COPAC records but one other published composition by Lady Flint: ‘C’est mon ami : rendez-le moi’, a ‘Romance’ that begins:”Ah! s’il est dans notre village” and was written by Jean Pierre Claris de Florian (1755-94). Indeed, as a figure she would remain utterly shadowy to us if it were not for the  raconteur Captain Rees Howell Gronow (1794-1865), an officer in the Welsh Grenadiers and man about town whose Reminiscences and and Recollections [about]  the camp, clubs, court and society, 1810-1860 tells us

Among those of the fashionable world in London who patronised music … no one was more conspicuous than Lady Flint; whose charming concerts, given generally on Sunday at her house in Birdcage Walk, delighted all who had musical tastes and enjoyed the honour of an invitation. (London: John Nimmo, 1900, vol. 2, p. 267)

Gronow continues with an anecdote about the disruptive effect of noisy tea-drinkers on the musicians at one such event, establishing that the repertory performed included  violin concerto by Beethoven. Lady Flint counted among those who would perform at her concerts some of the leading London musicians of the day- including the acclaimed pianist-composers Jan Ladislav Dussek and Johann Baptiste Cramer, the “celebrated” violinist Giovanni Battista Viotti, and the double-bassist Domenico Dragonetti. From this one small anecdote we catch a glimpse of a woman of taste and discernment whose exposure to the best music and musicians of her day surely inspired her own imaginative responses to Moore’s lyrics.

Project ERIN is pleased to make available a recording from Lady Flint’s Five Songs, including a performance by BMUS students (graduating class of 2017) of the duet, “Farewell to thee Araby’s Daughter”


The performers are: Courtney Burns, soprano; Matthew Campbell, tenor; Poppy Wheeler, flute; Linzi Jones, violin; Jenny Garrett, piano.


New lyrics to the Irish Melodies

Project ERIN, through the OMEKA exhibition ‘Music to Moore’s Irish Melodies in Dublin and London’ (, documents the manner in which the Irish Melodies were reissued with new piano accompaniments once the copyright for the original series had expired. In all these publications Moore’s original poetry is preserved, although there is on occasion some editing of the rhythms of his melodies — which we might note were already carefully adapted by Moore from the normally instrumentally-orientated versions that were available to him. Our OMEKA exhibition ‘Moore’s Irish Melodies in Europe’ traces the publication of collected editions of Moore’s lyrics across space (Europe) and time (between 1808-1880). Most editions of the lyrics alone are in English, and faithfully preserve Moore’s poetry. The translations in Latin (Nicholas Torre) and Irish (John MacHale Archbishop of Tuam) retain the poetic form and style of Moore’s original, while Louise Swanton Belloc’s translation of these lyrics into French are rendered as prose paraphrases of the original.  Moore’s Irish Melodies also inspired purely instrumental arrangements of the tunes he had selected, where the tribute to Moore is indicated by preserving either his title or incipit- as was the case with George Schultz’s The favorite Irish melody Fly not yet, arranged as a rondo for the harp (London, c. 1815), or William Vincent Wallace’s pianoforte variations, Last Rose of Summer (London, 1846).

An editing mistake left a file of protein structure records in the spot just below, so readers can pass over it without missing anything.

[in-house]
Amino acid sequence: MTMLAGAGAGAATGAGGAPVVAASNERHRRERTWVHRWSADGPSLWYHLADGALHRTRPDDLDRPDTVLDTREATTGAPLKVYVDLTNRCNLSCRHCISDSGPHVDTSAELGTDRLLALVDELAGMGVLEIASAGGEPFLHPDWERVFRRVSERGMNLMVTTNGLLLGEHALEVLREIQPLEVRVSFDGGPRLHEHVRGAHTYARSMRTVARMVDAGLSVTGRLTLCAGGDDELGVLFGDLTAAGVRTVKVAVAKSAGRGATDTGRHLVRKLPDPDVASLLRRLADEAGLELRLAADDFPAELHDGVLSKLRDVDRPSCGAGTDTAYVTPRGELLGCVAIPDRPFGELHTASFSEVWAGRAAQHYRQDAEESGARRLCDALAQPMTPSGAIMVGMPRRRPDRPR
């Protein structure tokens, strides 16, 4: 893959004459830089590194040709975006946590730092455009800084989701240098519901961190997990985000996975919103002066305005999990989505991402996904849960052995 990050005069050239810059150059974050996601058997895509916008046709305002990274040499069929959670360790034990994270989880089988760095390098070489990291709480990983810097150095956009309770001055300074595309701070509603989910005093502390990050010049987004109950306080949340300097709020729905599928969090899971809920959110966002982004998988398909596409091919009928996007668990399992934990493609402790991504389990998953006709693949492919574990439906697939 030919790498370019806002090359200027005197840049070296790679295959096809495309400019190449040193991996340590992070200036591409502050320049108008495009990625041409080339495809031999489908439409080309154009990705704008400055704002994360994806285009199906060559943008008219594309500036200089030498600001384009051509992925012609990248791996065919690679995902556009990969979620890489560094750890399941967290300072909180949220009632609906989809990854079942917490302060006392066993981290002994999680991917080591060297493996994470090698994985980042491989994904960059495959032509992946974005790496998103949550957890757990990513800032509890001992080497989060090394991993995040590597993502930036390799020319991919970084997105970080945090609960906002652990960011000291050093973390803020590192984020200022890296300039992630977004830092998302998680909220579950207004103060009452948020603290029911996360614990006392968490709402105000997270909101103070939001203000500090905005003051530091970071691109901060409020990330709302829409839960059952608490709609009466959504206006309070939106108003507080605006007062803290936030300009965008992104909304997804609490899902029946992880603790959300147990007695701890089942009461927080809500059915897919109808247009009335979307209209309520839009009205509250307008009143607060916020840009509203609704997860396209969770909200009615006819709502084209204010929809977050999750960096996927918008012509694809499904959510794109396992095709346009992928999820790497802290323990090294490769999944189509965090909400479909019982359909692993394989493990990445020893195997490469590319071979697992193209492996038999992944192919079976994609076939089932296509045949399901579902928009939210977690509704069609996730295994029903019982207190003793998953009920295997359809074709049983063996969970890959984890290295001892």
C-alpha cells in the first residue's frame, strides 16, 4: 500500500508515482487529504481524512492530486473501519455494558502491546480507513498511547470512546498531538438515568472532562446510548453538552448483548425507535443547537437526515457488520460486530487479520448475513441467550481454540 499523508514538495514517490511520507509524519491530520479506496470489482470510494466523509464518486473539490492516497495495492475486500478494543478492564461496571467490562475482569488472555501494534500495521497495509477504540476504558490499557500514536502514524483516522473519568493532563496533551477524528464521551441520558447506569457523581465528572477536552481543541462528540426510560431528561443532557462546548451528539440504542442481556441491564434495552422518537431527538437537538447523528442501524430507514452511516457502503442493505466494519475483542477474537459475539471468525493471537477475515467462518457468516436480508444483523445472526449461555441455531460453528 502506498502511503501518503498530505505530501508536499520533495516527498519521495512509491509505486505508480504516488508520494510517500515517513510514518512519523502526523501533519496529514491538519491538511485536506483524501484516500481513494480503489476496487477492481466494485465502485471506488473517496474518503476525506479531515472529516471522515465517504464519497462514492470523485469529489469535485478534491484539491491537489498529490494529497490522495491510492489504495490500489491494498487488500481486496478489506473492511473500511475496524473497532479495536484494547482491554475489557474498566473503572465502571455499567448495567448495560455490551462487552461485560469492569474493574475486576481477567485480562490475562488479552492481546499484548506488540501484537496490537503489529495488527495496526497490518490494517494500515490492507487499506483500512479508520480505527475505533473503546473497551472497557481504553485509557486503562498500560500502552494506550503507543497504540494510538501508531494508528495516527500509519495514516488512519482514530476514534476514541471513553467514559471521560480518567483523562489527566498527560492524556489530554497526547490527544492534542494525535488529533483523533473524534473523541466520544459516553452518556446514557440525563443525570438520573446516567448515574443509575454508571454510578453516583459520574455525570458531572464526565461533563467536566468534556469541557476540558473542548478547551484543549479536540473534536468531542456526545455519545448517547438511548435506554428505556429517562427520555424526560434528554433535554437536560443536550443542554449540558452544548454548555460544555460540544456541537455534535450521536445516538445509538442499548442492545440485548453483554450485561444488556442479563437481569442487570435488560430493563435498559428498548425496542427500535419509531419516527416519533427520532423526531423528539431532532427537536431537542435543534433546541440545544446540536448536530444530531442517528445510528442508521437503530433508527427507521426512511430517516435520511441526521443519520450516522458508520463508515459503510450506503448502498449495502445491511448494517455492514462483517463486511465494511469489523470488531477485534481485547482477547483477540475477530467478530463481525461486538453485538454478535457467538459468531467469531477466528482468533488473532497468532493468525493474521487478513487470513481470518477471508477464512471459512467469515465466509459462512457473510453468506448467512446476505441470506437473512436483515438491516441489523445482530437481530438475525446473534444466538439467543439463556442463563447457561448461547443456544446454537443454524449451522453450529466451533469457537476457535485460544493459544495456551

Given the strong association of the poet with the series, it may seem surprising that some of the responses to Moore’s Irish Melodies were in the way of songs preserving the tunes of the original but offering new lyrics. One such example was Music for the Million: consisting of the words and music with accompaniments for the piano-forte flute violin &c. of the most popular & standard songs … including …  new versions of the celebrated Irish Melodies by William Leman Rede, Esq. Issued in London by Berger of Holywell Street circa 1850, this volume included no fewer than 24 of ‘Moore’s’ Irish Melodies, with new lyrics by Rede himself or his sister, Mary Leman Rede. These often seemed to draw close inspiration from Moore’s original: for example, Moore’s  “Oh! Breathe not his name” (widely understood as an ode to the late Robert Emmett) inspired Rede’s “Oh! Come to the tomb”, which tells of a devoted friend in mourning. The Musical Bijou, an Album of Music, Poetry and Prose, was edited by F.H. Burney and issued annually by the London-based firm Goulding & D’Almaine between 1839 and 1845. Some volumes contain tributes to Moore’s Irish Melodies by offering fresh arrangements as solo songs or duets with entirely new lyrics — often written by one D. Ryan. Ryan (as did the siblings Rede), drew closely on the sentiments of Moore’s original lyrics – taking  ‘The Meeting of the Waters’, Moore’s tribute to friendship and its power to forge fond memories of a place – and rendering it as a duet with the title,‘The Home of Contentment’:

By the side of a fountain embosom’d in trees

Where the wild rose entices the kiss of the bees,

There lies with its blue smoke ascending above